The utility of the CSM has been extensively investigated quantitatively following the development of a questionnaire, the Illness Perception Questionnaire (IPQ) [58], which addresses the following five key dimensions: symptoms and names (identity), severity of pain and impact on life functions (consequences), expected duration or expected age of onset (timeline), whether the disease was perceived as preventable, curable, or controllable (control/cure) and infection or genetics (internal and external causes), in Leventhal’s self-regulatory model [59]. Following advancement in theory and measurement of the constructs related to the CSM, the IPQ has been revised, expanded and renamed as IPQ-R [60] with the inclusion of new dimensions, such as the illness coherence scale in order to better evaluate the overall meaning of the illness for the patient. In addition, the content of the original cure/control component from the IPQ was treated separately in the IPQ-R as the ‘personal control’ scale i.e. about personal abilities to control the illness and ‘treatment control’ scale i.e. the efficacy of treatment to cure or manage the illness [61]. Also, the timeline dimension was differentiated into two: (a) timeline (acute/chronic) i.e. beliefs about the relative chronicity of the illness and (b) timeline (cyclical) i.e. beliefs about the fluctuation in symptoms and temporal illness changeability [57]. An important inclusion in IPQ-R was the measure of emotional representations (related to the cognitive components of illness representations) [57, 60].

Methods

The full details of the methods are described in detail elsewhere [13]. In brief, a cross-sectional survey was undertaken in Malta in 2015 and data were drawn retrospectively from a nationally representative sample of eligible women (n = 404 with 95% confidence level and a 5% significance level), aged 50–60 years at the time of their first invitation at the MBSP with no personal history of BC. From our total sample, 60% were attendees (n = 243) to breast screening and 40% were non-attendees (n = 161) to the first call. This is an actual representation of the uptake to the first screening invitation. From every sub-population, the sample was selected by stratified random sampling, i.e. stratified based on district and age to give a true representation based on the demographics of attendance and non-attendance to the first screening round. Hence, all individuals were selected at random based on the above percentages and stratification.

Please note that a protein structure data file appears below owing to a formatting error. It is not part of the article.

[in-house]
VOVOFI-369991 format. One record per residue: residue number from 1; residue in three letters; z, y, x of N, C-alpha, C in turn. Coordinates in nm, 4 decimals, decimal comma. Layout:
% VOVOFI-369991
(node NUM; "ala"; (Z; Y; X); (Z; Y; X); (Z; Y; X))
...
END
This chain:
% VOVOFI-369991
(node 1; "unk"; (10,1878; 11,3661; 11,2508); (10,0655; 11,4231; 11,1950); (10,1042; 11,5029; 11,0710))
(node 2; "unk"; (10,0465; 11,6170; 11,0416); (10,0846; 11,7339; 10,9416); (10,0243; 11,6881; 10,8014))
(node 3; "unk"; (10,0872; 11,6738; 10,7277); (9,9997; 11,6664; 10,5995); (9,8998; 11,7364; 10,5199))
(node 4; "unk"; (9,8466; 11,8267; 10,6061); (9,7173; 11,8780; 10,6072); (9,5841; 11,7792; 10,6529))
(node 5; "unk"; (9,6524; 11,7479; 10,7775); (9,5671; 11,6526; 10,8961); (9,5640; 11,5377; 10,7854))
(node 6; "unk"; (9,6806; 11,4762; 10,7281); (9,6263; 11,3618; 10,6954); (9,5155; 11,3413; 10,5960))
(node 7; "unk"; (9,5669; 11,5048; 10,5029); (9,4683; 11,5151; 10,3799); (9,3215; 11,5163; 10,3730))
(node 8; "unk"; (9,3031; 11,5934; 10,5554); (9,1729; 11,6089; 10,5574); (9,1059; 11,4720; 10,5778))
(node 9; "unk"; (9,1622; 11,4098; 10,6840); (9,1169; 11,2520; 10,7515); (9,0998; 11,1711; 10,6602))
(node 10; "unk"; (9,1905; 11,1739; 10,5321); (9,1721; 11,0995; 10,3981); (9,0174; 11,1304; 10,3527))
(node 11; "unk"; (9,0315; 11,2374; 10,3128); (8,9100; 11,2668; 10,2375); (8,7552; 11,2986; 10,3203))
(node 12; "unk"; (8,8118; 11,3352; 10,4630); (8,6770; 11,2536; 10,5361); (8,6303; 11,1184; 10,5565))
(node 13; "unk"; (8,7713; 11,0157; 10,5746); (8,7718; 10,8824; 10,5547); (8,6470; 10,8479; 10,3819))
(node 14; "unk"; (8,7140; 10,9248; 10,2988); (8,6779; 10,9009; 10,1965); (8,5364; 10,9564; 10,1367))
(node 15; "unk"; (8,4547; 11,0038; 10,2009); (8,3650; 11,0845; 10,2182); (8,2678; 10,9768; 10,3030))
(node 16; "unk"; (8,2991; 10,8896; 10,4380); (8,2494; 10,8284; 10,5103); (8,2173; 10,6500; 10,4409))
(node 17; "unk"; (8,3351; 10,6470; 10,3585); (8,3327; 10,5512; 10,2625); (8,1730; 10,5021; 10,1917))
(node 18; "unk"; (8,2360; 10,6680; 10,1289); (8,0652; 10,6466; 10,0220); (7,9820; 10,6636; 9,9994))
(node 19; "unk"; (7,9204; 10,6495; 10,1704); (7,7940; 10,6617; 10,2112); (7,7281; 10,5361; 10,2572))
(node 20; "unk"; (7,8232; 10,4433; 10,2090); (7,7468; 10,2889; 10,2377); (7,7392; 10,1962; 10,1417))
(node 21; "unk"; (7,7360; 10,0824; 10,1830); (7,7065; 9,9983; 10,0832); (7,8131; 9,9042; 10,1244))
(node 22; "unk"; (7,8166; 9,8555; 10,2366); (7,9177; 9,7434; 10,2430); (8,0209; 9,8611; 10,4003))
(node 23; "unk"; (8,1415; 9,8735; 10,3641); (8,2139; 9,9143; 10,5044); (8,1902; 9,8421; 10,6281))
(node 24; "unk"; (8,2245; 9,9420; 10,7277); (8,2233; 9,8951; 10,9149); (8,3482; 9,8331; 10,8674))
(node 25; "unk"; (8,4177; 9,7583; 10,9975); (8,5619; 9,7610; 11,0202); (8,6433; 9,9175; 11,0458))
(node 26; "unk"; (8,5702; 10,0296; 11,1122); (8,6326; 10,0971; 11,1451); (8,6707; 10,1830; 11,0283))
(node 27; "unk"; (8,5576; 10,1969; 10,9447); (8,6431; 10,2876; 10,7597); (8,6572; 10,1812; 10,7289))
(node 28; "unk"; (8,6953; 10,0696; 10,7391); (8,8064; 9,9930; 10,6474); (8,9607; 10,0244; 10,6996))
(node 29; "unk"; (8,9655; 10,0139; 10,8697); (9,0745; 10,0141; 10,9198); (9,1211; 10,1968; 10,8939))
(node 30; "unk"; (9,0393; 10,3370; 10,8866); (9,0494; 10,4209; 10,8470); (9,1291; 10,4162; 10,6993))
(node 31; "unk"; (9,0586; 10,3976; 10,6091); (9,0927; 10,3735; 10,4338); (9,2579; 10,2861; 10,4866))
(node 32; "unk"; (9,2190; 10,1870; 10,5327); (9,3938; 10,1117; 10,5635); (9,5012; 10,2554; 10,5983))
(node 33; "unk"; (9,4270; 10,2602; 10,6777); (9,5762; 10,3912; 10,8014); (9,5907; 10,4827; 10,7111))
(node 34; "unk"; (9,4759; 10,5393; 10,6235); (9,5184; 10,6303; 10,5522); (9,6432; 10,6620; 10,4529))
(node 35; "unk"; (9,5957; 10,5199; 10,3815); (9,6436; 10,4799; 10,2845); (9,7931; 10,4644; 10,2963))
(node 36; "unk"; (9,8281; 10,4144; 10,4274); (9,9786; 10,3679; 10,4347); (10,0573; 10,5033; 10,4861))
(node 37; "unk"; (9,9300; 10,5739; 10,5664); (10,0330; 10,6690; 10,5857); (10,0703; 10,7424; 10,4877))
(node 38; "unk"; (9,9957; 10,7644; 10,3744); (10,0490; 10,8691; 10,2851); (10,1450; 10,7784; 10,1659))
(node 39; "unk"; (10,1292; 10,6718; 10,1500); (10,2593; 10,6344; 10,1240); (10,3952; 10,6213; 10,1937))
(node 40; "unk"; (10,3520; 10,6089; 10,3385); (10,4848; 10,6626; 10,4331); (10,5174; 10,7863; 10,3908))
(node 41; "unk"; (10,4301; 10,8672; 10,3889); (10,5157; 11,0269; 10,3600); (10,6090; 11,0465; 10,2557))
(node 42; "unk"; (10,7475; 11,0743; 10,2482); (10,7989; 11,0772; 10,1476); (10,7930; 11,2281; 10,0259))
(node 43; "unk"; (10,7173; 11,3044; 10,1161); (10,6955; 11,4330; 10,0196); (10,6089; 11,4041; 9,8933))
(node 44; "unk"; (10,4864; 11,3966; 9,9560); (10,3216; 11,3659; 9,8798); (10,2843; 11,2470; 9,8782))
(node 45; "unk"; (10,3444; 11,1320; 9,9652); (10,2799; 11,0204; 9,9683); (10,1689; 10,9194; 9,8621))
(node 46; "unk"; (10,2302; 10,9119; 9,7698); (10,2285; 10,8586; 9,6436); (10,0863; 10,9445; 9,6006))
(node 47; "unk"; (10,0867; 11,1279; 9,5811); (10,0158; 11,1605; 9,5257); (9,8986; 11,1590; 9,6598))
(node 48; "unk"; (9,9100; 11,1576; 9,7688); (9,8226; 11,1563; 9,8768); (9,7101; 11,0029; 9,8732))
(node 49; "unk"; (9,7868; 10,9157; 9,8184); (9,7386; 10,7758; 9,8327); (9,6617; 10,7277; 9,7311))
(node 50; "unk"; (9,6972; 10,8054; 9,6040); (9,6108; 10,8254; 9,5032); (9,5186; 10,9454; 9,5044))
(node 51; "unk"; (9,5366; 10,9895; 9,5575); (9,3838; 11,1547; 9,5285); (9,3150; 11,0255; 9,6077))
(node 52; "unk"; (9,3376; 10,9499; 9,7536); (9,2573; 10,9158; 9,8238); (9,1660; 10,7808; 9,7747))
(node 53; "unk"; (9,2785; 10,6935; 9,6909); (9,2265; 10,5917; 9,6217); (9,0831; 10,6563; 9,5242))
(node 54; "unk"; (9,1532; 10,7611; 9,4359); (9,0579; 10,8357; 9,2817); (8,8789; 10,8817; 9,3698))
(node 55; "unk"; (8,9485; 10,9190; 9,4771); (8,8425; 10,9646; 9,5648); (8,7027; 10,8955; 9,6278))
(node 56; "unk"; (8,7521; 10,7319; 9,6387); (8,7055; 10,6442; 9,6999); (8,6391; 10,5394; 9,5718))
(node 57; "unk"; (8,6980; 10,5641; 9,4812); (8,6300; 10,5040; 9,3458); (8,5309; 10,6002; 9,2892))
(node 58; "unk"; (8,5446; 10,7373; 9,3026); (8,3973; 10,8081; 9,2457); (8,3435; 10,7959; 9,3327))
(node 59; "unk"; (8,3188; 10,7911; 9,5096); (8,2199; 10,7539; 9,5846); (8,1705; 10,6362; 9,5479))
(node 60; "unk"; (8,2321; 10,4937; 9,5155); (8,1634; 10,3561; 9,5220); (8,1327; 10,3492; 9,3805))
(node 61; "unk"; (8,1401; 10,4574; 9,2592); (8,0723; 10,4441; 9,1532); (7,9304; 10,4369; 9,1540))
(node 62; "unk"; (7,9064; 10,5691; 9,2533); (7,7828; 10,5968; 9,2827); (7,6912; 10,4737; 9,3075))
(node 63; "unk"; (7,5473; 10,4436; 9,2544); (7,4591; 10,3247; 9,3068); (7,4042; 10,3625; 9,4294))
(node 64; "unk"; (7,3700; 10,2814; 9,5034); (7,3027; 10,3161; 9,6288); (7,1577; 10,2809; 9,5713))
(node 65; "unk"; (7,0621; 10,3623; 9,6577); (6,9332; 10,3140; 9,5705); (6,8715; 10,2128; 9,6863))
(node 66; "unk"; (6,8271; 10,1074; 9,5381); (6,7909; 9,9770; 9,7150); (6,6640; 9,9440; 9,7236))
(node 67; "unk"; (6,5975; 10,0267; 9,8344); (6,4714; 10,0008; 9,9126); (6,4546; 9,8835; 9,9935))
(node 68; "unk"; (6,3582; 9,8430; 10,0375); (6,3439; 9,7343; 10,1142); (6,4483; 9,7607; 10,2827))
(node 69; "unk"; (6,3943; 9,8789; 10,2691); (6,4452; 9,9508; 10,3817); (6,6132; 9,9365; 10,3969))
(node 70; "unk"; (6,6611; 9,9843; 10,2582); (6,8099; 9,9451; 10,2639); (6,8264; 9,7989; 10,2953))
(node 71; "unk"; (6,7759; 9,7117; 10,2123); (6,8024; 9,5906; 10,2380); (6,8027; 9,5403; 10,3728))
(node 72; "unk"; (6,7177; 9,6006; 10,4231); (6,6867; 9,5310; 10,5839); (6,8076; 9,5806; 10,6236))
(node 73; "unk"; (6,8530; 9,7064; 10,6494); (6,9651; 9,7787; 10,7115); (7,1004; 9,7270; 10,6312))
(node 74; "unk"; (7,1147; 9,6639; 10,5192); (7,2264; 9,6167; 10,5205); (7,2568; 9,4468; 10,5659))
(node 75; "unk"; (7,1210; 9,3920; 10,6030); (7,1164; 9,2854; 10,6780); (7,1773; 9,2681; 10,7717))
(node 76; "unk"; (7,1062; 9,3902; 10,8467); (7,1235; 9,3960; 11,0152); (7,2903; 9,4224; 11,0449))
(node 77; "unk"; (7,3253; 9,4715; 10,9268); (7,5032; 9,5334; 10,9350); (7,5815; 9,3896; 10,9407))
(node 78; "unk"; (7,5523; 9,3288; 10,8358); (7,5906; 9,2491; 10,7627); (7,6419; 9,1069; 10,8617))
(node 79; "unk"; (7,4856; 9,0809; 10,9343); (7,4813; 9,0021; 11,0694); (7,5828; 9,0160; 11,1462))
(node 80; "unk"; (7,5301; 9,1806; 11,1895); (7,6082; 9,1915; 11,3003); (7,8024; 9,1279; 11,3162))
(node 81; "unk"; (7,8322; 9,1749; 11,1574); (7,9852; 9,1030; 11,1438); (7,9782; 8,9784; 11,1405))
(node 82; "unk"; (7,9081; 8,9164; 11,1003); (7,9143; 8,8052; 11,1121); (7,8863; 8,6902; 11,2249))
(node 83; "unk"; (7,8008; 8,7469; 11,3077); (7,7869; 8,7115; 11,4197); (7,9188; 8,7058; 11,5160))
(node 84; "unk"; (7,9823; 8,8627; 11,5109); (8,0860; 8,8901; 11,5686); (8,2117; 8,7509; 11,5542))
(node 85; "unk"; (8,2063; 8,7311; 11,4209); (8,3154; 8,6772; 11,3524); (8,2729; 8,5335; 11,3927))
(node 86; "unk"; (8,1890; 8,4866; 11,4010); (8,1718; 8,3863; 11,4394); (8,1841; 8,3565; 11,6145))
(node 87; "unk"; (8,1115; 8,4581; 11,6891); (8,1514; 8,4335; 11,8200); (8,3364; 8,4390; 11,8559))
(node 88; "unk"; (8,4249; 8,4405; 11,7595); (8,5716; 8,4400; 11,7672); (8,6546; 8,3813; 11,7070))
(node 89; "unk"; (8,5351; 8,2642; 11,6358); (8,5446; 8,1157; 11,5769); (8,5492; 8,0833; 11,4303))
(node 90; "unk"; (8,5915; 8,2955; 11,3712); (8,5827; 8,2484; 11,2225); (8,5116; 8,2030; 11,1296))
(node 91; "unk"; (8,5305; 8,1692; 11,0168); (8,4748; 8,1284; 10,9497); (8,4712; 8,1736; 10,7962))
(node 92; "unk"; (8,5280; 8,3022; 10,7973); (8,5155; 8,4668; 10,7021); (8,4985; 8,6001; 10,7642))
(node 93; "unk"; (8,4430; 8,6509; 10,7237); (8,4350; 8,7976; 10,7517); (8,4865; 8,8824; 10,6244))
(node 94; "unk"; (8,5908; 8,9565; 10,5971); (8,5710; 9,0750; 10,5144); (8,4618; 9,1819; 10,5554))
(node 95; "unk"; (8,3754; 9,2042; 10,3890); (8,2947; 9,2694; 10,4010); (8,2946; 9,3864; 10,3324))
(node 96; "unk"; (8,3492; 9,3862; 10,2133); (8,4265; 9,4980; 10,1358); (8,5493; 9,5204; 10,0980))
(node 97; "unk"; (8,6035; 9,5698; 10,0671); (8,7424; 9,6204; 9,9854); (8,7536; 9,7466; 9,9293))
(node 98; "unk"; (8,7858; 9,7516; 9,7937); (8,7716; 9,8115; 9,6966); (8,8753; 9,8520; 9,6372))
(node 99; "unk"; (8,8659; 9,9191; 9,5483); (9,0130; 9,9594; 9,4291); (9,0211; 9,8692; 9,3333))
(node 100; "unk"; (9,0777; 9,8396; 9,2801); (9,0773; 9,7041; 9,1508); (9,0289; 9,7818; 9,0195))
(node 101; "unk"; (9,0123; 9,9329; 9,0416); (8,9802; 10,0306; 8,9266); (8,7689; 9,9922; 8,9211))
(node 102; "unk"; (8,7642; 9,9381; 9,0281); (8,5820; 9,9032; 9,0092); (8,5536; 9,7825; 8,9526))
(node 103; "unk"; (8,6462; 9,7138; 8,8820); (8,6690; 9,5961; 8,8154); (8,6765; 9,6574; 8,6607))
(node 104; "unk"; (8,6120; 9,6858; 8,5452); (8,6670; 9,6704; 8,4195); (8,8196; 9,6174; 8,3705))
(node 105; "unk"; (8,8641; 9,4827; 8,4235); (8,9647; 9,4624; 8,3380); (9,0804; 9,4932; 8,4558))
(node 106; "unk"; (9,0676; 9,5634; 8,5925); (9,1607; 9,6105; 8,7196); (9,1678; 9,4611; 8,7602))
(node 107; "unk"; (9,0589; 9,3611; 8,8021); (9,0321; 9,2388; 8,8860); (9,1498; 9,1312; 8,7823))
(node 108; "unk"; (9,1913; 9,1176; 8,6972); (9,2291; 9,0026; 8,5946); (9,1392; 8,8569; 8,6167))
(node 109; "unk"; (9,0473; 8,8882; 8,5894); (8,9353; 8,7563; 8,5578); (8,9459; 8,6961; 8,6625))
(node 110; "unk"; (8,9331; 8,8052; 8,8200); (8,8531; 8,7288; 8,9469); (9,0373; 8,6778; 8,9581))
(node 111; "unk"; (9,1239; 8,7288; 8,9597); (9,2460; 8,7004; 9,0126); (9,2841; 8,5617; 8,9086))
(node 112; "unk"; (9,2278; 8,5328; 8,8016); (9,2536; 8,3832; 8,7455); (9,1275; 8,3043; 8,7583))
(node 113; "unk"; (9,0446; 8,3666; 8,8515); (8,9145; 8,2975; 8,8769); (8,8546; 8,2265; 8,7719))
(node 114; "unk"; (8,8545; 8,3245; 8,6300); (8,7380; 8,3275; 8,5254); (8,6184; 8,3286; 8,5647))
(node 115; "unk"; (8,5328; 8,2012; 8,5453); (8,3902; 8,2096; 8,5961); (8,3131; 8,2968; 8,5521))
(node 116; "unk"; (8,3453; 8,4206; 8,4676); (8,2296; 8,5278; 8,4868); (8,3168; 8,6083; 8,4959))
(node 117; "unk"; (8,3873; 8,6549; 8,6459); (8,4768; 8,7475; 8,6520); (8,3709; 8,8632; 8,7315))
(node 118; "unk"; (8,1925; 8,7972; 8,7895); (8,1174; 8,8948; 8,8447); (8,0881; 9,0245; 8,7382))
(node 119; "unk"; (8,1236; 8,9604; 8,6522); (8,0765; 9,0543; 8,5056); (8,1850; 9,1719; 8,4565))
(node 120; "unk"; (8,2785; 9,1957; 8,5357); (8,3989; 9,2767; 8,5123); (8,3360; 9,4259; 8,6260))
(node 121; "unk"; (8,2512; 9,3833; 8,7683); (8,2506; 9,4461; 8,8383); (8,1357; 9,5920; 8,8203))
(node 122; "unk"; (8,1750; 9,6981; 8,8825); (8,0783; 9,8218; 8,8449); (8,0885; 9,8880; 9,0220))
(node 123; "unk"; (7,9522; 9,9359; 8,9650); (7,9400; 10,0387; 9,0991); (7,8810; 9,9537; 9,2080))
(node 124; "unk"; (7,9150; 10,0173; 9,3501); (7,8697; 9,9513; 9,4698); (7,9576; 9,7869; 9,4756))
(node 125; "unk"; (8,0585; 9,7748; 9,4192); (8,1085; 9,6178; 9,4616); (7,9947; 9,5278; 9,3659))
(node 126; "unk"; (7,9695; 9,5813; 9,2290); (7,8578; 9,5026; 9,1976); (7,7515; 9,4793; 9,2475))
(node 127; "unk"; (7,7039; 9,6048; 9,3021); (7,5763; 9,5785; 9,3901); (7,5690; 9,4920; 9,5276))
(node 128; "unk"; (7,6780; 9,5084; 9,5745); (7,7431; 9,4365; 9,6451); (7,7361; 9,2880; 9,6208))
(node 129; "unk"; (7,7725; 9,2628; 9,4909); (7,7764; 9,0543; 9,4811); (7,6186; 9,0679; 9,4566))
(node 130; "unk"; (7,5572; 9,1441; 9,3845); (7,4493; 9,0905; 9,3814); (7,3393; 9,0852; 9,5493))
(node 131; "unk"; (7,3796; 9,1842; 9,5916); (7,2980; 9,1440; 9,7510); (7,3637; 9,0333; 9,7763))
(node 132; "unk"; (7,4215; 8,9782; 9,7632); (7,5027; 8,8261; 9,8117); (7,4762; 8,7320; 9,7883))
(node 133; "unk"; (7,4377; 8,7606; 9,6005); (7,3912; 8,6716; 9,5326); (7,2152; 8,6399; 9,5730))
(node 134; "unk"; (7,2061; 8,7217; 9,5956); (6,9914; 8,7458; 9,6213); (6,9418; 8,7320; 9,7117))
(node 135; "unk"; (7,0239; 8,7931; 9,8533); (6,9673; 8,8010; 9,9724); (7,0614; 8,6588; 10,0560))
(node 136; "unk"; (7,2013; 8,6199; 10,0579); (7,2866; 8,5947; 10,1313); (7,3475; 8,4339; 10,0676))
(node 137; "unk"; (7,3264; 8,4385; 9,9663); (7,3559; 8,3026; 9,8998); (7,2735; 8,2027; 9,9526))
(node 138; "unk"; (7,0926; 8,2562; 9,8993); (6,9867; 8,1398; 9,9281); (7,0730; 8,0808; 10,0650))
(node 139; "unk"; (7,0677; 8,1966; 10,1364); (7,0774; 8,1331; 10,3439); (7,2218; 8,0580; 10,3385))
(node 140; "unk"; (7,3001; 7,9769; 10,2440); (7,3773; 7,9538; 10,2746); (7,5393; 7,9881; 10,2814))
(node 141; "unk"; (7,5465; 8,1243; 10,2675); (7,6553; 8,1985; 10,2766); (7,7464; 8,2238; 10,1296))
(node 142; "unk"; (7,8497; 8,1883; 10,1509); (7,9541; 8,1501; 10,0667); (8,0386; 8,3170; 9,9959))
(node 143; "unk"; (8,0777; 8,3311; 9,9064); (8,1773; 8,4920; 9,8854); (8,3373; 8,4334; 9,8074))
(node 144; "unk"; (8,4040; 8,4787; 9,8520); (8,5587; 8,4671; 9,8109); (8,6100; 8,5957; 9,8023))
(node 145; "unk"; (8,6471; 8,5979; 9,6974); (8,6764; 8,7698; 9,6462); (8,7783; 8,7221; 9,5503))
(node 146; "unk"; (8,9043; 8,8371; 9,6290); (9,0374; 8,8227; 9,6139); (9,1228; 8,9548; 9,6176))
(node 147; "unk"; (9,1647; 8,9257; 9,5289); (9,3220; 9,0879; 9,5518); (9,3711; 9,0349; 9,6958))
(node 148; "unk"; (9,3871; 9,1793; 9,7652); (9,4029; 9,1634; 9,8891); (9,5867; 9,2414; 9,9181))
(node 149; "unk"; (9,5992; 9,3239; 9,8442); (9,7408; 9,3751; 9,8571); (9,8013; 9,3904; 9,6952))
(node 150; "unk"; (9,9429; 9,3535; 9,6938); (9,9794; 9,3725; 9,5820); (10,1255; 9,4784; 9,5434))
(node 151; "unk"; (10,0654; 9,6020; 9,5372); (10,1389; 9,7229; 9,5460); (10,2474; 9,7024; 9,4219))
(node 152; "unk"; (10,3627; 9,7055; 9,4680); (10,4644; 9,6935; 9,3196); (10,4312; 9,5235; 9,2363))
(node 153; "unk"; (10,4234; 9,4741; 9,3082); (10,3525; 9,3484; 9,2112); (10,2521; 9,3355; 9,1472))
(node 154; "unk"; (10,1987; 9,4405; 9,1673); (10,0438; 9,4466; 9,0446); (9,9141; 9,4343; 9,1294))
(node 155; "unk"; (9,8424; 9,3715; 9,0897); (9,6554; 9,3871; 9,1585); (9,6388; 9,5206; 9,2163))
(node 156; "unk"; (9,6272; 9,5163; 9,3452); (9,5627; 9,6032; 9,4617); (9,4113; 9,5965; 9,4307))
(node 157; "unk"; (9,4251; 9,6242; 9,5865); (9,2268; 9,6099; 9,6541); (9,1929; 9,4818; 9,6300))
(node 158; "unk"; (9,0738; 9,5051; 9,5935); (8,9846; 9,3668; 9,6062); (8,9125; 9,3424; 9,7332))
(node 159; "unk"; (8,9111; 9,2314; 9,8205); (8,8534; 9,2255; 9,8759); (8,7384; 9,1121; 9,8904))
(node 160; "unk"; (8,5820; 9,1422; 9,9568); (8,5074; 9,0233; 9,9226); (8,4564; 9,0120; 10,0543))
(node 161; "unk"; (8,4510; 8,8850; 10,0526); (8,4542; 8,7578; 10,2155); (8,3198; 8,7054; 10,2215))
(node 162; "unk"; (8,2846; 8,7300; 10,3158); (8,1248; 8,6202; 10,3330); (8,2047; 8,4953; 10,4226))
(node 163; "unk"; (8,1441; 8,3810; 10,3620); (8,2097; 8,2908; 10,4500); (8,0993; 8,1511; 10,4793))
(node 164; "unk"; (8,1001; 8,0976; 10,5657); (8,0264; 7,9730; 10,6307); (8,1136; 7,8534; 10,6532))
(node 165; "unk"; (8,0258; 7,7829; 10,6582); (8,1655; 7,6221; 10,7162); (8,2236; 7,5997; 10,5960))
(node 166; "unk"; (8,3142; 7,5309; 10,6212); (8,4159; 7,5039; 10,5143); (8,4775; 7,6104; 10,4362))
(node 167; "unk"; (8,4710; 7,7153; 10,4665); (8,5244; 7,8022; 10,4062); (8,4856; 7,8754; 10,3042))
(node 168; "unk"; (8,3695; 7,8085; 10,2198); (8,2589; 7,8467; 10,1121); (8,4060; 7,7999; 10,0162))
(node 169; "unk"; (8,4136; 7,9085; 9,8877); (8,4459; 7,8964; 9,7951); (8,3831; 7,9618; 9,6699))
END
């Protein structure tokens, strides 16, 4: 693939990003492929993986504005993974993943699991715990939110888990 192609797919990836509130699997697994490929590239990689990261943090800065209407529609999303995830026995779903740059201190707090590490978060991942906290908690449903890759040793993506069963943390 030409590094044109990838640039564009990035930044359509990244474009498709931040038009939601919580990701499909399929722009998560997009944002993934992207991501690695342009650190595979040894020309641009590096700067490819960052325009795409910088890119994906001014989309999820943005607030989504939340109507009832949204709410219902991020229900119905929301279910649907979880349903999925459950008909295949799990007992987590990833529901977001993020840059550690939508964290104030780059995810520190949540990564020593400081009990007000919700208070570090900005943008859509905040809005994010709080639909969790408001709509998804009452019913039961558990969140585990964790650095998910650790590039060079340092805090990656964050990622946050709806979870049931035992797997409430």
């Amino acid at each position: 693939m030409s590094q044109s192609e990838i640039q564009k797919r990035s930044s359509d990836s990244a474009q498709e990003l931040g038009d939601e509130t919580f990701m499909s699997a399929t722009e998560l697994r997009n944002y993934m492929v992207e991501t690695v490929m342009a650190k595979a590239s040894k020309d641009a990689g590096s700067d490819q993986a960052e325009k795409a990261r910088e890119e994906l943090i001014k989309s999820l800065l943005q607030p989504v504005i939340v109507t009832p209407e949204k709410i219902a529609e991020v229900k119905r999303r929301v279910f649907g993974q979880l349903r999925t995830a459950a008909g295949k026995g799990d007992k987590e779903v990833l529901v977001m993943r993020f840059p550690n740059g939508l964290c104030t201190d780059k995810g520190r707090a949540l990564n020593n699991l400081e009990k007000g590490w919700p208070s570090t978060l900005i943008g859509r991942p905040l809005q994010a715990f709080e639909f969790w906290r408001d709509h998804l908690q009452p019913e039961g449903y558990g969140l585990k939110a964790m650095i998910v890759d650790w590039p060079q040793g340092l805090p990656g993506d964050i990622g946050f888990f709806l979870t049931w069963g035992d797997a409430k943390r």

Screening mammography uptake in the past three years was self-reported for women who opted to go privately but for those who had attended the MBSP, attendance or non-attendance was verified through screening records. Participation was voluntary and verbal informed consent was obtained by telephone by a research assistant. Full recruitment details are described in our prior paper [13]. In order to carry out the study according to our methods and consent procedure, formal ethical approval was sought and obtained from the School Research Ethics Committee at the University of Stirling (SREC14/15-Paper No.18v4) and from the Maltese Health Ethics Committee (HEC 02/2015).